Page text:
Chard, how I love thee

It’s September and our chard crop is rocking. It seems to be the one crop that hasn’t been too badly impacted by the weather, nor eaten by the critters (i.e. groundhogs). We have a few customers that love it and order it regularly, but the market goers don’t seem to favor it as much. Consequently, I often go home with a bunch or two. Thank goodness we like it! One week we ate chard nearly every day…in salads, sauteed, with pasta, with eggs, with sausage…the options are seemingly endless. And, now, since it is so prolific, we have started to freeze it for future use. This is a pretty easy process that is outlined below.

Chard with a few holes - didn't pass quality control for selling, but great for freezing!
Cut the stalks out and chop it up
Place in a steamer or in boiling water for a couple of minutes
Place blanched chard in ice bath for a couple minutes, then drain in salad spinner before putting in freezer bags.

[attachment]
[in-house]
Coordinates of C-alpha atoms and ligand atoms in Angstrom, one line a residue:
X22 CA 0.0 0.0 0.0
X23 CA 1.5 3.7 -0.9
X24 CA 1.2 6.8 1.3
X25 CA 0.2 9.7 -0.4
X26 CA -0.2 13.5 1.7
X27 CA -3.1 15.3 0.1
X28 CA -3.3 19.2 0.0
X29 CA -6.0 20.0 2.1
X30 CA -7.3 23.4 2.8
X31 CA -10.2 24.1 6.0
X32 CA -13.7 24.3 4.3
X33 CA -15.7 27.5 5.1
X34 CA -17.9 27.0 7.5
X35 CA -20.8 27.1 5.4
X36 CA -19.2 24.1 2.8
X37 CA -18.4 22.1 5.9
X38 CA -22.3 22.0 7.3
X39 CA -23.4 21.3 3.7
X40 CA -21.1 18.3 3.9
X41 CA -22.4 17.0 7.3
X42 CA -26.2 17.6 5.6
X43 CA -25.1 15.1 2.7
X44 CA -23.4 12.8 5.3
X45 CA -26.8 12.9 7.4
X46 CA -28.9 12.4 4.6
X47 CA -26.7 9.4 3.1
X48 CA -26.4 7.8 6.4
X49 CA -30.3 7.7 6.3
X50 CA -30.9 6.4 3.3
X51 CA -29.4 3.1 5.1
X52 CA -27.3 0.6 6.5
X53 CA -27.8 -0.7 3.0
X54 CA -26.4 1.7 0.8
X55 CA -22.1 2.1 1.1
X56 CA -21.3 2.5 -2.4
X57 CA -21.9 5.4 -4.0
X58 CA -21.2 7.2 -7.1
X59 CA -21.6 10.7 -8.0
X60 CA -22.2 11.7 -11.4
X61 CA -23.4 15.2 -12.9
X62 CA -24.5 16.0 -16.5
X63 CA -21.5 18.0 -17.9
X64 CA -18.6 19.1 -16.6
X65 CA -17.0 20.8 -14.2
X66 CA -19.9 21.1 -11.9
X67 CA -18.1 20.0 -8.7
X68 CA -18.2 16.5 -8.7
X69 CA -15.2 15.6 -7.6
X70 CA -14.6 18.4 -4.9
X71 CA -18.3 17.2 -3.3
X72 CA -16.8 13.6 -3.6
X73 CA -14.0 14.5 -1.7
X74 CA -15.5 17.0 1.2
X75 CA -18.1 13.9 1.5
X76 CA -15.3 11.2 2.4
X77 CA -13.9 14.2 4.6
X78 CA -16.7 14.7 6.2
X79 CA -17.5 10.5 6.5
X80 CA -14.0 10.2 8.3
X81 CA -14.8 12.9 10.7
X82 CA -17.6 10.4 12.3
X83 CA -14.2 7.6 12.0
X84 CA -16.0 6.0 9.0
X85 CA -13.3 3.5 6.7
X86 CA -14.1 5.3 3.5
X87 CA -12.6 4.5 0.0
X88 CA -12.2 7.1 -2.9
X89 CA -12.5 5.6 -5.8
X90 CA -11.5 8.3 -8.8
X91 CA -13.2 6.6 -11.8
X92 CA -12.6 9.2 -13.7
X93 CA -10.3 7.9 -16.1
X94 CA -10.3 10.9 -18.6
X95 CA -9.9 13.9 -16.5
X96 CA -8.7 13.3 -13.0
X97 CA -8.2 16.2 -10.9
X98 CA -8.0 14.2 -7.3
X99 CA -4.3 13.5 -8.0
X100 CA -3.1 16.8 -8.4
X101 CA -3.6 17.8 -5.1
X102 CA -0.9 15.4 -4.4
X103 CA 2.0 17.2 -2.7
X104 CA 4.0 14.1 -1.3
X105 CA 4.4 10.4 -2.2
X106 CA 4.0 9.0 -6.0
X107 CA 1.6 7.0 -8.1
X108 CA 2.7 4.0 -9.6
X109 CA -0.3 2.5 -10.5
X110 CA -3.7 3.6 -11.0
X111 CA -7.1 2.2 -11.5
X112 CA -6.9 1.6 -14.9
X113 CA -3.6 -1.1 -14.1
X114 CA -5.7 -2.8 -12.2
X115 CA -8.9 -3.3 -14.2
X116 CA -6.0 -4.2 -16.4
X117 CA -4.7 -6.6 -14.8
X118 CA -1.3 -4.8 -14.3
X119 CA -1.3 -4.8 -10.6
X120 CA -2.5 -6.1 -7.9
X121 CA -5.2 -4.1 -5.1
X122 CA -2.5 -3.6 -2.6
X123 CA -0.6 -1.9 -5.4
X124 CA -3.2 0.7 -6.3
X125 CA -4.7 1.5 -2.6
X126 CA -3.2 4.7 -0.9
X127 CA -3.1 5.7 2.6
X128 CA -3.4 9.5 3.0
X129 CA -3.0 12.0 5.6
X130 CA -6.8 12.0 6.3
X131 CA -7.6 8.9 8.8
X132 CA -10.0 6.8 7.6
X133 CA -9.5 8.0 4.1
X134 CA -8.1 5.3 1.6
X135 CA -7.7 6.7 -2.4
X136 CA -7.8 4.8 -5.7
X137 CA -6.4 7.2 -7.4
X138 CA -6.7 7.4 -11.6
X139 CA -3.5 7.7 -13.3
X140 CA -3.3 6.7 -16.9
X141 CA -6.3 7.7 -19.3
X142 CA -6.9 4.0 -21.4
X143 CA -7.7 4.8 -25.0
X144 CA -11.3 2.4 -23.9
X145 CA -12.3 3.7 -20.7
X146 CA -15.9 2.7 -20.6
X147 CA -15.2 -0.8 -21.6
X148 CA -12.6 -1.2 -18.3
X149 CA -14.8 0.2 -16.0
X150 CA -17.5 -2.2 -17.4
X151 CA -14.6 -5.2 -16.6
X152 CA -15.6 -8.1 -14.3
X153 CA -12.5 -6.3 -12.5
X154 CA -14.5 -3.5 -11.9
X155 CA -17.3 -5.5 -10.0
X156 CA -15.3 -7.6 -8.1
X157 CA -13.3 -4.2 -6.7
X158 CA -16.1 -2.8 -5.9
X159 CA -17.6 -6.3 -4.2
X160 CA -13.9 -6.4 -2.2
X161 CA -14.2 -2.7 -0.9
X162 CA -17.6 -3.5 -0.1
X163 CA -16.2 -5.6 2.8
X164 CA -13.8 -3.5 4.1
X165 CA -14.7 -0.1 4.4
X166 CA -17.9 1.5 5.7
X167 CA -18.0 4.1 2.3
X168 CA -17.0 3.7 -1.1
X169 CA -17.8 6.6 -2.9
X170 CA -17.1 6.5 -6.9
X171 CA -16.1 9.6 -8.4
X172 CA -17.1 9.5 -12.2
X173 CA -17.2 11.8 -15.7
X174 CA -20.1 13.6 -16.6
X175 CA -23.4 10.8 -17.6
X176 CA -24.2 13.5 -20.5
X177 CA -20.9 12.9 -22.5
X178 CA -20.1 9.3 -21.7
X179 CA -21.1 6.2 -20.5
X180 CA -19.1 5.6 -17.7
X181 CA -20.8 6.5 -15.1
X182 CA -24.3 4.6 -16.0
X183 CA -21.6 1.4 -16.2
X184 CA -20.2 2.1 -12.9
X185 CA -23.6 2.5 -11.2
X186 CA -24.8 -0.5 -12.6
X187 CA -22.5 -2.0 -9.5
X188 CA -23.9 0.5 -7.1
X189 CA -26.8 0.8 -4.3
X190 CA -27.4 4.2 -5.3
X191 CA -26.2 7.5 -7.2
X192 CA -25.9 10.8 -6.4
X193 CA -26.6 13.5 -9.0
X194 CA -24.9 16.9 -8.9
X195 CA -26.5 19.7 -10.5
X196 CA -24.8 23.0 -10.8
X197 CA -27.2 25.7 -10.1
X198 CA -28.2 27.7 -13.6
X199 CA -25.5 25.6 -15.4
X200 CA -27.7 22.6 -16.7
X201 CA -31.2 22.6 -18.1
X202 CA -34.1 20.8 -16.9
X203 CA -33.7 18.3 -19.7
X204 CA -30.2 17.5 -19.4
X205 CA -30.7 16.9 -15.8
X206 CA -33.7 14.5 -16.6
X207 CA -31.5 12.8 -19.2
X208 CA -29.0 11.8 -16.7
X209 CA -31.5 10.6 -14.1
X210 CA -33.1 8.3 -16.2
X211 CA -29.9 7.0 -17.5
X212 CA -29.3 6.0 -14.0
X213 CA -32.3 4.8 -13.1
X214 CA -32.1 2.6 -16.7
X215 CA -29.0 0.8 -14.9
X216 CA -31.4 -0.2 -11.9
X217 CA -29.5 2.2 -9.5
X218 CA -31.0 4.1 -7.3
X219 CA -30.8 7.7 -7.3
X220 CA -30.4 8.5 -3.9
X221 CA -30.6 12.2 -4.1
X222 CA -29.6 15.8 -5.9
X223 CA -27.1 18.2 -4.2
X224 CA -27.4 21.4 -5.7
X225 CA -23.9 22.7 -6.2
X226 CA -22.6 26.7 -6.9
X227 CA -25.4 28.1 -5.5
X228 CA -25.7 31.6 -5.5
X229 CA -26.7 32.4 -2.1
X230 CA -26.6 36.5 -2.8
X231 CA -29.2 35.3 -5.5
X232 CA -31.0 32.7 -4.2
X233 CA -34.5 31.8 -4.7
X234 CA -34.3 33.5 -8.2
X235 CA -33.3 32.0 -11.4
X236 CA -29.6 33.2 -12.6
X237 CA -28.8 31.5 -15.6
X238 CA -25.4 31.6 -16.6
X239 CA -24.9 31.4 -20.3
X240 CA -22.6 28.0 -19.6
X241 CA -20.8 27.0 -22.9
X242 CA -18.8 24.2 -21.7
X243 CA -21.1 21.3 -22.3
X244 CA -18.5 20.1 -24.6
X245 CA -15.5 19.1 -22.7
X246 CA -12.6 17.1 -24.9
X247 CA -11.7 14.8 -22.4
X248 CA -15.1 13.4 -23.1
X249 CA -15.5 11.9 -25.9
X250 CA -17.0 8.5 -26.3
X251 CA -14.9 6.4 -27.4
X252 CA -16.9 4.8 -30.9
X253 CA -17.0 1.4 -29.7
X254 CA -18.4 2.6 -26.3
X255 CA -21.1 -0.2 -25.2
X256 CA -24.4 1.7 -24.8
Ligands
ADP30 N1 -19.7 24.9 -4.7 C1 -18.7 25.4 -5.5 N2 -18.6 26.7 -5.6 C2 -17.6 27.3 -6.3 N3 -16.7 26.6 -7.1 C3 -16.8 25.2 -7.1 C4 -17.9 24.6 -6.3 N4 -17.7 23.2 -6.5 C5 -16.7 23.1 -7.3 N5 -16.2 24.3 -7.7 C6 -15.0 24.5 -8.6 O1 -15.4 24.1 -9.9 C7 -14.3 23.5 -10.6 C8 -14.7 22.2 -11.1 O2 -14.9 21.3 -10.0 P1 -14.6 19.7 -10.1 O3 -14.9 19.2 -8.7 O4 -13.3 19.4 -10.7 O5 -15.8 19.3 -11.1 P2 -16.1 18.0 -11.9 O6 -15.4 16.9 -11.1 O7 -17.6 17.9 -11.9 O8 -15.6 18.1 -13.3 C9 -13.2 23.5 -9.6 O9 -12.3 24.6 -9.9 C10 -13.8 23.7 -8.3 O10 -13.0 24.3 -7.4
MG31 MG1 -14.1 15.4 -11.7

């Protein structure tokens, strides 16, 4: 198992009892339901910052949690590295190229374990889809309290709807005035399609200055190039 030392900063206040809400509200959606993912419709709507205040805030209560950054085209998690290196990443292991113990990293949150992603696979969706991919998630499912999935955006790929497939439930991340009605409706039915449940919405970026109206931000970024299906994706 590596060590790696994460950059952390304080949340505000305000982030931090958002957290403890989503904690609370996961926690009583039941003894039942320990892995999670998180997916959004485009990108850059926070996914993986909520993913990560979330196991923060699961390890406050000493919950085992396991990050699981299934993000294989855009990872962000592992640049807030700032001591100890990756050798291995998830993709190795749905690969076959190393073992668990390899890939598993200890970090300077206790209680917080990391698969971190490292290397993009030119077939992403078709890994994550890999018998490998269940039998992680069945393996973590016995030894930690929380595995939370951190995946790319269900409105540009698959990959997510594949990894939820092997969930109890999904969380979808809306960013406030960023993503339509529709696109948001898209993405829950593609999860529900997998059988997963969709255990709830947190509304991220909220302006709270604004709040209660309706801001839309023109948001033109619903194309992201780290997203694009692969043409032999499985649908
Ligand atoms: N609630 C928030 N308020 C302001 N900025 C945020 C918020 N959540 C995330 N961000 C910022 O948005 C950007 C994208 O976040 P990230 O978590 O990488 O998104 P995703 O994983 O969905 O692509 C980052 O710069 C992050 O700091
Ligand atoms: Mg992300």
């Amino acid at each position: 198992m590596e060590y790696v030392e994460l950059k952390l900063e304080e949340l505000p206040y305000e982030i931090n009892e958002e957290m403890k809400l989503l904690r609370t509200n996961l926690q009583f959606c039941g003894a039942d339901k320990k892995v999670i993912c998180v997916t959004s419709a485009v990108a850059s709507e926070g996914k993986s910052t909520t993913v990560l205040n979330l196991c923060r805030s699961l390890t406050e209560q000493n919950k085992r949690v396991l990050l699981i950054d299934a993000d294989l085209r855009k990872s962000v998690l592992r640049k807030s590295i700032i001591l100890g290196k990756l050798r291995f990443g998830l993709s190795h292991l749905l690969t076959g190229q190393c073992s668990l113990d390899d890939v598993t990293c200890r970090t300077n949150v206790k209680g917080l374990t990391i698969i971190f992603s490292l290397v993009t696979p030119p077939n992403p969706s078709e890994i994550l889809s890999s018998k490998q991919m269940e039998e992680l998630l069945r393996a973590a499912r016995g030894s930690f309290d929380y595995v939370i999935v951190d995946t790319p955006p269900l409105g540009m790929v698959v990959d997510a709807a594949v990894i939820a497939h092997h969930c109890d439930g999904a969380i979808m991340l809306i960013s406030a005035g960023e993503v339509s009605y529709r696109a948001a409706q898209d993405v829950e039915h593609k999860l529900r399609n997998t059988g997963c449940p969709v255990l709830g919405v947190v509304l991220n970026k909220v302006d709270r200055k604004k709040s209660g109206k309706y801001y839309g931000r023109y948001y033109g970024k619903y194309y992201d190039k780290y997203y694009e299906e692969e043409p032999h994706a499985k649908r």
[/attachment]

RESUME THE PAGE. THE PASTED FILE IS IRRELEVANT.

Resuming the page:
We have only put up a few bags so far since it takes quite a bit to get what looks like it might make a meal or a side. This process is super easy…enjoy!

0 thoughts on “Chard, how I love thee

  1. Bickle sisiter says:

    I think you should try to expand the northern palette by growing okra. It is so good fried, in jambalaya, and my new personal favorite, grilled! If you set a bbq at your farmer’s mkt and gave away grilled samples, you might have a stampede. Plus I bet no one else has it? Market niche.


    • Annabel says:

      Yeah….I don’t think I’ve ever had great okra…need someone from down South to prepare it for us and show us how to make it (and how to grow it)! Hope you are getting dried out down there after all the rain.

      • d says:

        I think it’s almost like a weed down here but not sure of it’s climate limitations. I think it’s been an issue of “taste?” But you didn’t like collards so much either?
        12″ of rain after a one month drought. Havoc on the garden.

        • Annabel says:

          I just don’t think we know how to cook them. Hope you get dried out soon…that’s a lot of rain and not so good for farmers! We have had a couple of 4″ storms that left our clay soil-heavy plot underwater.